Carter and Hunter Morris, licensed professional guides specializing in fly fishing for rainbow, brook and brown trout. (706) 833-1083 (www.flyfishingnorthgeorgia.com) (facebook.com/flyfishingnorthgeorgia) – Best way to catch trout in north Georgia rivers and creeks right now is to be very willing to adapt to constantly changing conditions. As we’ve seen this week, the weather can go from unseasonably warm and dry to much colder with heavy rain and everything in between. For example, the Soque River has been running very clear and low, but the fishing has been great when using small nymphs with lighter tippet and taking care not to spook the fish. The recent heavy rainfall, however, means that catching fish out of the same holes means being willing to strip a big streamer or add a lot of weight to get bigger nymphs, San Juan worms, or flashier small nymphs down to the bottom.

MERRY LAND

BRICKYARD PONDS

Check-in station, 1408 Doug Barnard Parkway, Gene Kirkland, (706) 722-8263 – The brickyard bass tournament will be cranking up in the near future. A meeting discussing the rules will be held at the tackle shop on Saturday, Jan. 26, from 11 a.m. to 1 p.m. Memberships also will be available. See Gene Kirkland for details.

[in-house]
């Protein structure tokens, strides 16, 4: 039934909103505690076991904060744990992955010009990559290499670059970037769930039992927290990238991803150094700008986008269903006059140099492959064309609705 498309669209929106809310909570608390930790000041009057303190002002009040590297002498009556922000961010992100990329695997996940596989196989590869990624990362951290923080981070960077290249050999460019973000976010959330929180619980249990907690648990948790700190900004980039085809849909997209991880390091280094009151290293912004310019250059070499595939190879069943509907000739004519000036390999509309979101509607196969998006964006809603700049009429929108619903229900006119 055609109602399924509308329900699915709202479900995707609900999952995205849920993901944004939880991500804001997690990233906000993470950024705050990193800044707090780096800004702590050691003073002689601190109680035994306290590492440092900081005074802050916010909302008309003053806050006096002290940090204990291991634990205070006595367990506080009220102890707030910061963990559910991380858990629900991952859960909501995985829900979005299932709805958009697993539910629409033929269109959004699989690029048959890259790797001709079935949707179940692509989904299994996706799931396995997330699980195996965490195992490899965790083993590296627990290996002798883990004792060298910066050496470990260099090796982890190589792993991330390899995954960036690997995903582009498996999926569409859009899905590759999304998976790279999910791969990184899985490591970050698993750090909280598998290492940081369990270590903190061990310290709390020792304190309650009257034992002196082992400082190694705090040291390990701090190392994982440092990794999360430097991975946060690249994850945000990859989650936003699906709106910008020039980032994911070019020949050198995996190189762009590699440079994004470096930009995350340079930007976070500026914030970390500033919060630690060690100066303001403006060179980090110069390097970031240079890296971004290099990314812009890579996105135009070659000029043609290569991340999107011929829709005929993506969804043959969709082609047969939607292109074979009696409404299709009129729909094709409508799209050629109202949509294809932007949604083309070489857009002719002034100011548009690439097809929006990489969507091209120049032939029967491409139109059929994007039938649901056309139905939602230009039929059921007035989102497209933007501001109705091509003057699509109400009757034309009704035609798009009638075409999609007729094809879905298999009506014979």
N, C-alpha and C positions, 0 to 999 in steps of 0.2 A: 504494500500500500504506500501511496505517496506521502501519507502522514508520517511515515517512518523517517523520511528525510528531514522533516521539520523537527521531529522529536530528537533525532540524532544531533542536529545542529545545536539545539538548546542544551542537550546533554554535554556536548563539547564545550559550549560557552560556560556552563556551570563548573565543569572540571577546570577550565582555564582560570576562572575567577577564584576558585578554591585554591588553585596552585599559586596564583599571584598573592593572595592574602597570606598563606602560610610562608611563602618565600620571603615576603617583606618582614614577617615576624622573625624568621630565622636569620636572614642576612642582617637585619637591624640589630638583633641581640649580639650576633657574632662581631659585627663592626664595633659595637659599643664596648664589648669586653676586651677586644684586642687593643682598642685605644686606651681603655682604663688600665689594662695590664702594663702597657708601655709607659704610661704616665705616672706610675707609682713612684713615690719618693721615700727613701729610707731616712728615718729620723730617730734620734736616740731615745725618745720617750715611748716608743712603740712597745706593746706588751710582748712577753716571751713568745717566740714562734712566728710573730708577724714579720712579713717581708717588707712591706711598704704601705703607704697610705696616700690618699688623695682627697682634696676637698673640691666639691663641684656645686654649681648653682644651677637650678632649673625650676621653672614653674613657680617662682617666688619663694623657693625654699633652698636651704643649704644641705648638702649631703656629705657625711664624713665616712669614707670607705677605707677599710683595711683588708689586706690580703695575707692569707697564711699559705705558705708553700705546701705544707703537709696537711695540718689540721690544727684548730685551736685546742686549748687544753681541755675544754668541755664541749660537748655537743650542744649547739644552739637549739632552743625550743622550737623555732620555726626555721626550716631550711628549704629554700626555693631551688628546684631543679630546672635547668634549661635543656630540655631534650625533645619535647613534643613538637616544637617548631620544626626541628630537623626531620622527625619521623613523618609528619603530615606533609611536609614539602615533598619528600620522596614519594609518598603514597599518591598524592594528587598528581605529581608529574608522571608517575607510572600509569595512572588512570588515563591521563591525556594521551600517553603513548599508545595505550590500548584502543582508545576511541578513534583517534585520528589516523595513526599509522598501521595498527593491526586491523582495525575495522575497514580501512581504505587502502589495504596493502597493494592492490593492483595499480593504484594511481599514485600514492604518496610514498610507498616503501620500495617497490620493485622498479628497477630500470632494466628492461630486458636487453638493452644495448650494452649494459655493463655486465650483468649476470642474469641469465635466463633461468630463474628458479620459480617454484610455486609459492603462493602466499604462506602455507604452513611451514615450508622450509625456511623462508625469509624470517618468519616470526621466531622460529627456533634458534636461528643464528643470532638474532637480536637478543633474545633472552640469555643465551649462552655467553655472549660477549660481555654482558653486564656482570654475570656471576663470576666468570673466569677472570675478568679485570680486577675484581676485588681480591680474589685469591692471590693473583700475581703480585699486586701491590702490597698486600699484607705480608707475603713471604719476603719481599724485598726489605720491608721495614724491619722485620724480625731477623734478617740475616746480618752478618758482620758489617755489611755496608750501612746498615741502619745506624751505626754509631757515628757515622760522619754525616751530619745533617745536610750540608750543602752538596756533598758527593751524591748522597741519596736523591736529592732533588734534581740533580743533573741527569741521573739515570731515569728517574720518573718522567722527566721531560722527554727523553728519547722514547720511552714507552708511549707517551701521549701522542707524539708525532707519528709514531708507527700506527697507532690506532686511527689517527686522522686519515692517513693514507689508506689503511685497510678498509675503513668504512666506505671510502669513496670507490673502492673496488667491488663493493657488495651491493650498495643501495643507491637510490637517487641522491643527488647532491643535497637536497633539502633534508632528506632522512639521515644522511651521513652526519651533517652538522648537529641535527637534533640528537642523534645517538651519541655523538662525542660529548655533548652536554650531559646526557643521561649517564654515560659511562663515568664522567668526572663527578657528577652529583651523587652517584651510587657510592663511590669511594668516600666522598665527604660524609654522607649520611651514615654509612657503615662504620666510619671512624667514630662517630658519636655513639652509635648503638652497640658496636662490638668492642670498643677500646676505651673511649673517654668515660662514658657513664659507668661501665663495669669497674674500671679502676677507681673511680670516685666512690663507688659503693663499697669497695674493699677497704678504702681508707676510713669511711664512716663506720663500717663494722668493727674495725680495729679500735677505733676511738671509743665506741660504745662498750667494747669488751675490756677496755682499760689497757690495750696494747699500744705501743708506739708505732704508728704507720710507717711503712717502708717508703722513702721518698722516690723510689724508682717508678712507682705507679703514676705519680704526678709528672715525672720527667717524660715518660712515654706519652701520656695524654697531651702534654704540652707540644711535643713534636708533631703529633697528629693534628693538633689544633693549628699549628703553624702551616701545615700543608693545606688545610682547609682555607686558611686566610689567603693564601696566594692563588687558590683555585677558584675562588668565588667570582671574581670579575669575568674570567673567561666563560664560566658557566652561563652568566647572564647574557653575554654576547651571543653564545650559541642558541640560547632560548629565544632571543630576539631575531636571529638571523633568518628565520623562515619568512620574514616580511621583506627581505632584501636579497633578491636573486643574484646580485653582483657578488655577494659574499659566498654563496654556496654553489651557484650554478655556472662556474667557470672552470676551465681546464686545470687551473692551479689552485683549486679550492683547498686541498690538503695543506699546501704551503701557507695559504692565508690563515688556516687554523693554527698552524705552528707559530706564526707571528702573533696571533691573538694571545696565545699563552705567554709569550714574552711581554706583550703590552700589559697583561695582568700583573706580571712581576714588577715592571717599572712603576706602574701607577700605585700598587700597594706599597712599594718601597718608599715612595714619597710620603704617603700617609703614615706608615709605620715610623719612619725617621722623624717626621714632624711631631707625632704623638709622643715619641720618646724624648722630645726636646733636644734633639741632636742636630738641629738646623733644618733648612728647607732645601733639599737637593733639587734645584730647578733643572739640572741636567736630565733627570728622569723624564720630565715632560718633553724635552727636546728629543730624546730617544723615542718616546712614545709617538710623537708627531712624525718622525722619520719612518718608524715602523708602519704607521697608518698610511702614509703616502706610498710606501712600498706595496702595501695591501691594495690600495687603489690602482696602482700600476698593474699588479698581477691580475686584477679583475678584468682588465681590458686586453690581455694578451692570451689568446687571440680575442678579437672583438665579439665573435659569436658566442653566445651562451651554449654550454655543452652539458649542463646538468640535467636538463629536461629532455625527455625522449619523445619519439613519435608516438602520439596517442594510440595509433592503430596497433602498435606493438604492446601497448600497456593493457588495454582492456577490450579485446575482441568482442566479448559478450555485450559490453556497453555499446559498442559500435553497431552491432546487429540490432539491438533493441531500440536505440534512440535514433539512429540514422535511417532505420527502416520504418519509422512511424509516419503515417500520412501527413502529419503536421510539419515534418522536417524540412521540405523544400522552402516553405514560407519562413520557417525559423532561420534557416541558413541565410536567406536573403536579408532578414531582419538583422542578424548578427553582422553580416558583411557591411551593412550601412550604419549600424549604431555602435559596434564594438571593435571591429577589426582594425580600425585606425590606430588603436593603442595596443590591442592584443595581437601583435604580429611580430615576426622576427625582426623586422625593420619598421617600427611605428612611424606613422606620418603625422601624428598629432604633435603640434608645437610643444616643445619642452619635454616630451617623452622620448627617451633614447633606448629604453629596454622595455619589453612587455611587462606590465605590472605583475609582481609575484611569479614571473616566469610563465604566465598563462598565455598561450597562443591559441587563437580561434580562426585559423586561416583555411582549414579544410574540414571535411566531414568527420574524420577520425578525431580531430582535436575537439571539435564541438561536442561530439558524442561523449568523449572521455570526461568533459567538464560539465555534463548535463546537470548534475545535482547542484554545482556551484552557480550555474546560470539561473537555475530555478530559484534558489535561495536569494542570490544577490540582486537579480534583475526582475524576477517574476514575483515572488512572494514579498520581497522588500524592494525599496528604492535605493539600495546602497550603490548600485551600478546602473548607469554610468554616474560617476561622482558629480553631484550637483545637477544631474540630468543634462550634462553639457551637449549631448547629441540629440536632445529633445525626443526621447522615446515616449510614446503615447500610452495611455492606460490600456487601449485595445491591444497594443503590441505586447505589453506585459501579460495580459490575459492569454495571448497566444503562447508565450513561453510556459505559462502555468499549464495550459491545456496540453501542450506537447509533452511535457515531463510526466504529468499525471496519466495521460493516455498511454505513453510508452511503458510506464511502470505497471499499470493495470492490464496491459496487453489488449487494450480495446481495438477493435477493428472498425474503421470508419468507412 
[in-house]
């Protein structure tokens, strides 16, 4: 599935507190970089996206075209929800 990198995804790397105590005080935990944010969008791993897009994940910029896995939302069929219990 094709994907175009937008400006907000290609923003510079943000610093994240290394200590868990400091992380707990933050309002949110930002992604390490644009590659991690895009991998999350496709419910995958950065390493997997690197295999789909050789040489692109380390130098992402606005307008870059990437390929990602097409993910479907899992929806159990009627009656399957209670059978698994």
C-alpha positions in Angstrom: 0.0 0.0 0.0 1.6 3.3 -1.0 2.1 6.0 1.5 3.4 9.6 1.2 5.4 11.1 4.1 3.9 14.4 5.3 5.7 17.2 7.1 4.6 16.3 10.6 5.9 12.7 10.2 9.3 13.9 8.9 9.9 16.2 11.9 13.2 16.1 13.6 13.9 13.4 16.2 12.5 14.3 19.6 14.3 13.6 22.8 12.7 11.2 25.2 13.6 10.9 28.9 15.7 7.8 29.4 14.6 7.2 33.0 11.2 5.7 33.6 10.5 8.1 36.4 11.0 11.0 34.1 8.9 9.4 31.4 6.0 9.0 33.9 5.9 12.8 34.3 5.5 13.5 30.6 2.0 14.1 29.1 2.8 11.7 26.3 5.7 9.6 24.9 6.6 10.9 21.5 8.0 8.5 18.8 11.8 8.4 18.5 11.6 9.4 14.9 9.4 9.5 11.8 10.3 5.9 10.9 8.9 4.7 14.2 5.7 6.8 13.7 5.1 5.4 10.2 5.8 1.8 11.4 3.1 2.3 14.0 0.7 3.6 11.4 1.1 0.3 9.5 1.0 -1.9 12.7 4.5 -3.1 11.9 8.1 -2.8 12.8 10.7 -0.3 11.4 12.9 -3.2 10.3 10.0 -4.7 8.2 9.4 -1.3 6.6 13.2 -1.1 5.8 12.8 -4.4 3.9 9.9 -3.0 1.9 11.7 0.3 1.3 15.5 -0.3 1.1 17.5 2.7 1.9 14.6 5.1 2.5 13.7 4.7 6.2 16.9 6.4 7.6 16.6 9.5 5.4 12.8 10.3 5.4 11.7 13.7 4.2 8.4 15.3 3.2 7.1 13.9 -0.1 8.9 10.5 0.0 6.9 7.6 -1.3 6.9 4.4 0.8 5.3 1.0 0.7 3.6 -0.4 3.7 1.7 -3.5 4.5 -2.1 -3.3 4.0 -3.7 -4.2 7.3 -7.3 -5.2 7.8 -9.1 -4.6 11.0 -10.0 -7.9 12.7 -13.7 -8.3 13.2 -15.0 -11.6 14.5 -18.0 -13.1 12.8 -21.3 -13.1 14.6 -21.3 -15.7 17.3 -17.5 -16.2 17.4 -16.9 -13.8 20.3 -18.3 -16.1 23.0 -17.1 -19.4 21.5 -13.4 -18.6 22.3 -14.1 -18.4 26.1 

Brickyard report: Robert Hughes caught eight bass in the Expressway Pond on minnows and plastic worms. Brandon Prickett caught five bass in the Membership Pond. Biggest weighed 7 pounds, 9 ounces, and all were caught on crank baits and plastic worms. Anthony Bailey and Broderick Barnes caught three bass in the Farm and Warren ponds. Sue Bennett and Sarah Johnson caught 14 crappies and two bass on minnows in the Ditch. Jimmy Fails caught 36 crappies and three catfish on minnows and worms in the Ditch. George Green caught 76 crappies, one bass and three catfish in the Connell Pond on minnows and worms. Sammy Jones caught 46 crappies, six bream, eight shellcrackers and two catfish in the Expressway Pond on minnows and worms. Bubba Johnson caught 24 crappies on minnows in the Ditch.

Lock and dam: James Slaughter caught six channel catfish, a speckled catfish and two stripers on big shiners. Jerry Skinner caught 18 shellcrackers, nine crappies and 12 yellow perch on minnows and worms. Tyrone Davis caught eight channel catfish and one yellow perch on cut bait and minnows. John Finch caught six bream, two crappies and four catfish on minnows and worms.

BEAUFORT, S.C. & VICINITY

Ralph Goodison, Fripp Island, (843) 838-2530 – Fishing for spotted sea trout, a.k.a. “specks,” has slowed a bit. The redfish bite also isn’t as strong as it has been. Nonetheless, anglers who seek those fish are catching them consistently. The cold front expected by late weekend may temporarily shut down everything until the weather jells again.